This is the first of 8 articles describing the tenets of the Digital Transformation Manifesto.
Digital transformation is a journey. While there are many paths to success, there are also many paths to failure. In our experience, success is not dependent upon the particular digital technology, rather it is based upon organizational culture and characteristics. People often focus on the term “digital” in digital transformation, but that is just the adjective. Digital is the enabler, but it is not the goal. The true organizational impact is the transformation. Transformation of a business, an industry, even our society is the ultimate outcome from digital transformation. For this reason, the Institute for Digital Transformation has developed a Digital Transformation Manifesto. The Manifesto articulates the eight core tenets of successful digital transformation.
The first tenet of the Digital Transformation Manifesto is, “We proactively embrace change.” There is a familiar paradox, “the only thing that is constant is change.” The paradox is a reality with digital transformation. Digital transformation is fundamentally changing the products, processes, systems, industries and the environment of society and culture through the application of digital technologies, often in new and unique ways. And that brings us back to our paradox, the only thing that is constant is change.
One of the goals or metrics for an industrial-age organization was to find the sweet spot of performance and maintain that level. Whether it was product performance, customer service delivery, manufacturing process quality, or system uptime, find the optimum level and keep it there. That has become obsolete with digital transformation.
The sweet spot of performance is looking backward at the required performance for the past, not forward. It assumes that what was required in the past will continue to be the expectation for the future. However, when you embrace digital transformation, you are embracing proactive change. As agents of digital transformation, we seek out changes enabled by digital technology. From those changes we create new business models and new systems. We then leverage their continuous improvement for our customers, our employees, our organizations, and society.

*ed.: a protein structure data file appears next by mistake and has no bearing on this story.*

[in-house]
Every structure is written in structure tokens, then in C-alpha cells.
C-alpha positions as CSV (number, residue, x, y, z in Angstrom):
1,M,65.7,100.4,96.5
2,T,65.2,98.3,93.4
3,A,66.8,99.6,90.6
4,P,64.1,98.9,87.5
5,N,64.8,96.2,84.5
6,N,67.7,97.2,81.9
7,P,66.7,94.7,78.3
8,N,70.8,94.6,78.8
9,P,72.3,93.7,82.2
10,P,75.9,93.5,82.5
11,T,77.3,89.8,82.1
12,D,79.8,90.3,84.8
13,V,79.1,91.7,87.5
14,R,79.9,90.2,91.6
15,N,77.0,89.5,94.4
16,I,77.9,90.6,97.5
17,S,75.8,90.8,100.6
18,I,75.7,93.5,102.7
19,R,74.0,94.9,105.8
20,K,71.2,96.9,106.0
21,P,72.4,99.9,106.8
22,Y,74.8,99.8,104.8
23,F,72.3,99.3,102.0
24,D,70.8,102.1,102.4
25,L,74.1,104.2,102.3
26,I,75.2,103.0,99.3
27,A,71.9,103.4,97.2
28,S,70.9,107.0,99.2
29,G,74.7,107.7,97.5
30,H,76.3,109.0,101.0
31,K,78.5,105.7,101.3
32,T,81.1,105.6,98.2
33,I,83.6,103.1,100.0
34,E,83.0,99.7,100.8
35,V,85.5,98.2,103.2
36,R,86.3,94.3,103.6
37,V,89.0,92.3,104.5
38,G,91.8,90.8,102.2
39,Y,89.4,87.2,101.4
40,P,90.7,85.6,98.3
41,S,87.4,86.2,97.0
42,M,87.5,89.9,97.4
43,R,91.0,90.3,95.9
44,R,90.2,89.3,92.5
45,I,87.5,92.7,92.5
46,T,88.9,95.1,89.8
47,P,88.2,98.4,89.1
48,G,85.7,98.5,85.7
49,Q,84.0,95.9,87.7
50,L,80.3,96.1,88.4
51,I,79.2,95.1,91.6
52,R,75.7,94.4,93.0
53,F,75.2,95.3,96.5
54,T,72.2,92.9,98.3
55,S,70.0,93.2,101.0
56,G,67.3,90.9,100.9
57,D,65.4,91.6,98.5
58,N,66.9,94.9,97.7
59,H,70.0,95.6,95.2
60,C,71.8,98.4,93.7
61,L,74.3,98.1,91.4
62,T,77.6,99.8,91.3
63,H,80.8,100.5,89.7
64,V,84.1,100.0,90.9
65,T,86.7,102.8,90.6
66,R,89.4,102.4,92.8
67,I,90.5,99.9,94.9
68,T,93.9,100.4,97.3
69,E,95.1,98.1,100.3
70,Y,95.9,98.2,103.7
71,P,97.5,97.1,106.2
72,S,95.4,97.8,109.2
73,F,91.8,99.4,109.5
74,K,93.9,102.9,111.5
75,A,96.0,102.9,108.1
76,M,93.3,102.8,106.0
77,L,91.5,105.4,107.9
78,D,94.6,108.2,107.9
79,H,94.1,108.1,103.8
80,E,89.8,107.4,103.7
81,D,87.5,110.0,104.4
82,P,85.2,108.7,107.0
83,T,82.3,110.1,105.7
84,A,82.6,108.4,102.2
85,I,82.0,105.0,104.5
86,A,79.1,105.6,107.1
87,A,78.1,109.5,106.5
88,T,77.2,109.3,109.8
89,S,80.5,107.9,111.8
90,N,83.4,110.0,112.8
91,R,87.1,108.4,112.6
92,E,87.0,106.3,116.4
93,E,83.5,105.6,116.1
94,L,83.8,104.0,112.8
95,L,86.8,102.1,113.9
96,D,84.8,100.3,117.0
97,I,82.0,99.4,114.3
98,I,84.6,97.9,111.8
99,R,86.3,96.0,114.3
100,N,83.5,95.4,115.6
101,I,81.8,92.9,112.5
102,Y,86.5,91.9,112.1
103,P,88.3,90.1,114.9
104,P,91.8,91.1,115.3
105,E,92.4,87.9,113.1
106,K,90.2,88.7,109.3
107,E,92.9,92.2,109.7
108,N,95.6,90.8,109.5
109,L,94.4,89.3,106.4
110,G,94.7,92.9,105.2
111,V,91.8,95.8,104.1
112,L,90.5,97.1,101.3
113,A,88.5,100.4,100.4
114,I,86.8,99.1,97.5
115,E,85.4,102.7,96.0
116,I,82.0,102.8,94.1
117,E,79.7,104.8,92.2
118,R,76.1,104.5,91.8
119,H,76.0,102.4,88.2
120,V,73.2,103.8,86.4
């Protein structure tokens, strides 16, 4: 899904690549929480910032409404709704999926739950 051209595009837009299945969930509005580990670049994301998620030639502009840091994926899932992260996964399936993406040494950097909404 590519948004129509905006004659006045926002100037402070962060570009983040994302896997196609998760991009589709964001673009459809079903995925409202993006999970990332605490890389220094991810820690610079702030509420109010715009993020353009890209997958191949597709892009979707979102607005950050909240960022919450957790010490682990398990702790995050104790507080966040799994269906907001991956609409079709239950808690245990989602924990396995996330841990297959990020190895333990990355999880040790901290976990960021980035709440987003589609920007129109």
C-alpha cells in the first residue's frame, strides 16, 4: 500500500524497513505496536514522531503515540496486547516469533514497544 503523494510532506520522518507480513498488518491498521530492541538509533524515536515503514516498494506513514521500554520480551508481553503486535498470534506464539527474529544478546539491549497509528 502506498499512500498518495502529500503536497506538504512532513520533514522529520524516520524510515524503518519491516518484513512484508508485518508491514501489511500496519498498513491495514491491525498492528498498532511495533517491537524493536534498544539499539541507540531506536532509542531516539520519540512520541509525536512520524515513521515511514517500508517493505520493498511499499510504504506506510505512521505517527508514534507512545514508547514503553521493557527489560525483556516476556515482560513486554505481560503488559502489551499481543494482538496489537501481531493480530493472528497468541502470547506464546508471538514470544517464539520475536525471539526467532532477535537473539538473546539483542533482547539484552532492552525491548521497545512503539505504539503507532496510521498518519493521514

Let’s consider an illustration. The first commercially successful smartphone, the iPhone, was released in January 2007. The technology was transformative. Today, when we look globally, there are over 3 billion users of a smartphones – both iPhones and Androids. The average American is checking their smartphone every 12 minutes. But here is the transformative change. Even though it is a smart phone, people are seldom using it for phone calls. Only 12% of the usage of the smartphone if for telephone calls. The primary use of a smartphone is as an operating system for apps. There are now literally millions of apps available on both iPhones and Android phones. Apps have changed how we interact with people and organizations, how we buy products and services, and even our forms of entertainment. Yet the entire app industry is only a few years old, and I doubt that Steve Jobs and Apple envisioned what it has become when they launched the iPhone.
And who know what is next? Is it wearables clothing with sensors and controls? Is it autonomous devices – planes, trains and automobiles? Is it integrating augmented reality with real world interactions? Or is it some new technology still being created? The point is continuous change is now inevitable. The requirements of the past are obsolete. The agents of digital transformation are embracing, leveraging, and amplifying that change – not trying to maintain the status quo. It really is true, the only thing that is constant is change.
Proactively embracing change is a tenet of the Digital Transformation Manifesto. However, it is only one of eight fundamental tenets. This tenet is a mindset change for many organizations and leaders.
In my next article, we will be exploring The Need to Pivot Quickly.
Raymond Sheen, PMP® LSS BB, is president and founder of Product & Process Innovation, Inc. He is a veteran business leader with over 30 years of executive, engineering management, and project management experience deploying new technology and improving business performance. He has consulted and trained companies in various industries and business functions including marketing, engineering, manufacturing, service, IT, and Finance. Ray is author of the book, Guide to Building Your Business Case, published by Harvard Business Review Press. Ray received his B.S. in Mechanical Engineering from the United States Air Force Academy and his M.S. in Astronautical Engineering from the Massachusetts Institute of Technology and has a graduate certificate in Digital Leadership and Strategy from Boston University.